ZFIN ID: ZDB-PUB-201002-82
Altered brain-wide auditory networks in a zebrafish model of fragile X syndrome
Constantin, L., Poulsen, R.E., Scholz, L.A., Favre-Bulle, I.A., Taylor, M.A., Sun, B., Goodhill, G.J., Vanwalleghem, G.C., Scott, E.K.
Date: 2020
Source: BMC Biology   18: 125 (Journal)
Registered Authors: Scott, Ethan, Taylor, Michael
Keywords: Auditory perception, Autism spectrum disorder, Brain/physiopathology, CGaMP, Calcium imaging, Fragile X syndrome, Graph theory, Light-sheet microscopy, Sensory systems, Zebrafish
MeSH Terms: none
PubMed: 32938458 Full text @ BMC Biol.
Loss or disrupted expression of the FMR1 gene causes fragile X syndrome (FXS), the most common monogenetic form of autism in humans. Although disruptions in sensory processing are core traits of FXS and autism, the neural underpinnings of these phenotypes are poorly understood. Using calcium imaging to record from the entire brain at cellular resolution, we investigated neuronal responses to visual and auditory stimuli in larval zebrafish, using fmr1 mutants to model FXS. The purpose of this study was to model the alterations of sensory networks, brain-wide and at cellular resolution, that underlie the sensory aspects of FXS and autism.
Combining functional analyses with the neurons' anatomical positions, we found that fmr1-/- animals have normal responses to visual motion. However, there were several alterations in the auditory processing of fmr1-/- animals. Auditory responses were more plentiful in hindbrain structures and in the thalamus. The thalamus, torus semicircularis, and tegmentum had clusters of neurons that responded more strongly to auditory stimuli in fmr1-/- animals. Functional connectivity networks showed more inter-regional connectivity at lower sound intensities (a - 3 to - 6 dB shift) in fmr1-/- larvae compared to wild type. Finally, the decoding capacities of specific components of the ascending auditory pathway were altered: the octavolateralis nucleus within the hindbrain had significantly stronger decoding of auditory amplitude while the telencephalon had weaker decoding in fmr1-/- mutants.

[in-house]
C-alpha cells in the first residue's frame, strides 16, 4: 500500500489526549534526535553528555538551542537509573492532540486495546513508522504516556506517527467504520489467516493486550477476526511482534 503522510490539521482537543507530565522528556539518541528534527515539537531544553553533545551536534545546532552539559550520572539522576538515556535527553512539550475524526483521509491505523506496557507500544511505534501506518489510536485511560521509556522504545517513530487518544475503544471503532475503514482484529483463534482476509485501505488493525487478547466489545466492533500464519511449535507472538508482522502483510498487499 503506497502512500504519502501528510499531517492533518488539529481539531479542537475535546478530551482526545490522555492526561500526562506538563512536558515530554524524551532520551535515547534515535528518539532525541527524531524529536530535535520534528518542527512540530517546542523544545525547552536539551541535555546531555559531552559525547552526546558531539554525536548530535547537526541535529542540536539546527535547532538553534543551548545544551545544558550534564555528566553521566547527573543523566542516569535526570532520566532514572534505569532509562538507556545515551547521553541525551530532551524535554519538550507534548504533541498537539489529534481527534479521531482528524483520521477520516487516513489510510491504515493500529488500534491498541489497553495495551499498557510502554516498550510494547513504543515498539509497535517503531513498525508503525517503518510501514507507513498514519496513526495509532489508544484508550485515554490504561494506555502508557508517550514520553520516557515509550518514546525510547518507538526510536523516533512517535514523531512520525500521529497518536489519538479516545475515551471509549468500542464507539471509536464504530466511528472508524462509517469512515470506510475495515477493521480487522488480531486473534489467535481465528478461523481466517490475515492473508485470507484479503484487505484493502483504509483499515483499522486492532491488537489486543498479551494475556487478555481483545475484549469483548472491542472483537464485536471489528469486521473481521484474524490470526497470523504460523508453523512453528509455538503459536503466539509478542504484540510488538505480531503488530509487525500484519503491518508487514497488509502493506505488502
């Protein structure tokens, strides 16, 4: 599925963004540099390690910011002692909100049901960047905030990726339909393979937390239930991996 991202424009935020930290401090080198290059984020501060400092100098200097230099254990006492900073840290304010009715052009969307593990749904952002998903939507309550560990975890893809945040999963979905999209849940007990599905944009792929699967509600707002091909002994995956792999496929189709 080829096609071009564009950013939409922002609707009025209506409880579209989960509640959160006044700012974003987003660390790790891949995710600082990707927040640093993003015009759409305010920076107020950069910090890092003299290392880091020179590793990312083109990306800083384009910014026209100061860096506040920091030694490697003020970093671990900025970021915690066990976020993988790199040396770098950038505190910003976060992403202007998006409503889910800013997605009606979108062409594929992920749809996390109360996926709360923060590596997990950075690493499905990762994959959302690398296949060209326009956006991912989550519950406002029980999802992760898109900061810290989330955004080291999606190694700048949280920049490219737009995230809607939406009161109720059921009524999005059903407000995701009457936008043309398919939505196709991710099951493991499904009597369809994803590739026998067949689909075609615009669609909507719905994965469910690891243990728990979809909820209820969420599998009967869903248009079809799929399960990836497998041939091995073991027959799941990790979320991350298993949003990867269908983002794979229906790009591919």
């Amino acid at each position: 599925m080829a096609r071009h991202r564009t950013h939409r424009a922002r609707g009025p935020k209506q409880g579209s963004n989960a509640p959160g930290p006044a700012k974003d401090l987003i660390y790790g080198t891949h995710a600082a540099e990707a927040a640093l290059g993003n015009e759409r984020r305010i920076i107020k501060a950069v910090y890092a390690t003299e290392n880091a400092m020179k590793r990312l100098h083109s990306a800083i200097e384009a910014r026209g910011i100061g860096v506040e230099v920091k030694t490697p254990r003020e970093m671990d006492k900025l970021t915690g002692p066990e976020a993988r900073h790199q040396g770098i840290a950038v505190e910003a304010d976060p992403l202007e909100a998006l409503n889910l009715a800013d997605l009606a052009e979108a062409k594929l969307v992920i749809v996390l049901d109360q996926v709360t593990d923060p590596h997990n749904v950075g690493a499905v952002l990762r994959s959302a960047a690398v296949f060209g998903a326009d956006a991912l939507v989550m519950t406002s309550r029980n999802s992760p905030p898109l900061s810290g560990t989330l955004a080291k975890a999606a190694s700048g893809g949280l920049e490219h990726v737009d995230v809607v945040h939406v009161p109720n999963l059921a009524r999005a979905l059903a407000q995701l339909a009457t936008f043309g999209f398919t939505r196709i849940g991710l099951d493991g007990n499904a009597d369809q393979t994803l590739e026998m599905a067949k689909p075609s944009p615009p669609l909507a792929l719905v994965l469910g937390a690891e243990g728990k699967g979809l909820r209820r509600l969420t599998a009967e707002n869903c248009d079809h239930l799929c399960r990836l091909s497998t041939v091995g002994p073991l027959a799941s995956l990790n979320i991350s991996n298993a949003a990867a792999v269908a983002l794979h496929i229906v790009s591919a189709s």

We demonstrated that fmr1-/- larvae are hypersensitive to sound, with a 3-6 dB shift in sensitivity, and identified four sub-cortical brain regions with more plentiful responses and/or greater response strengths to auditory stimuli. We also constructed an experimentally supported model of how auditory information may be processed brain-wide in fmr1-/- larvae. Our model suggests that the early ascending auditory pathway transmits more auditory information, with less filtering and modulation, in this model of FXS.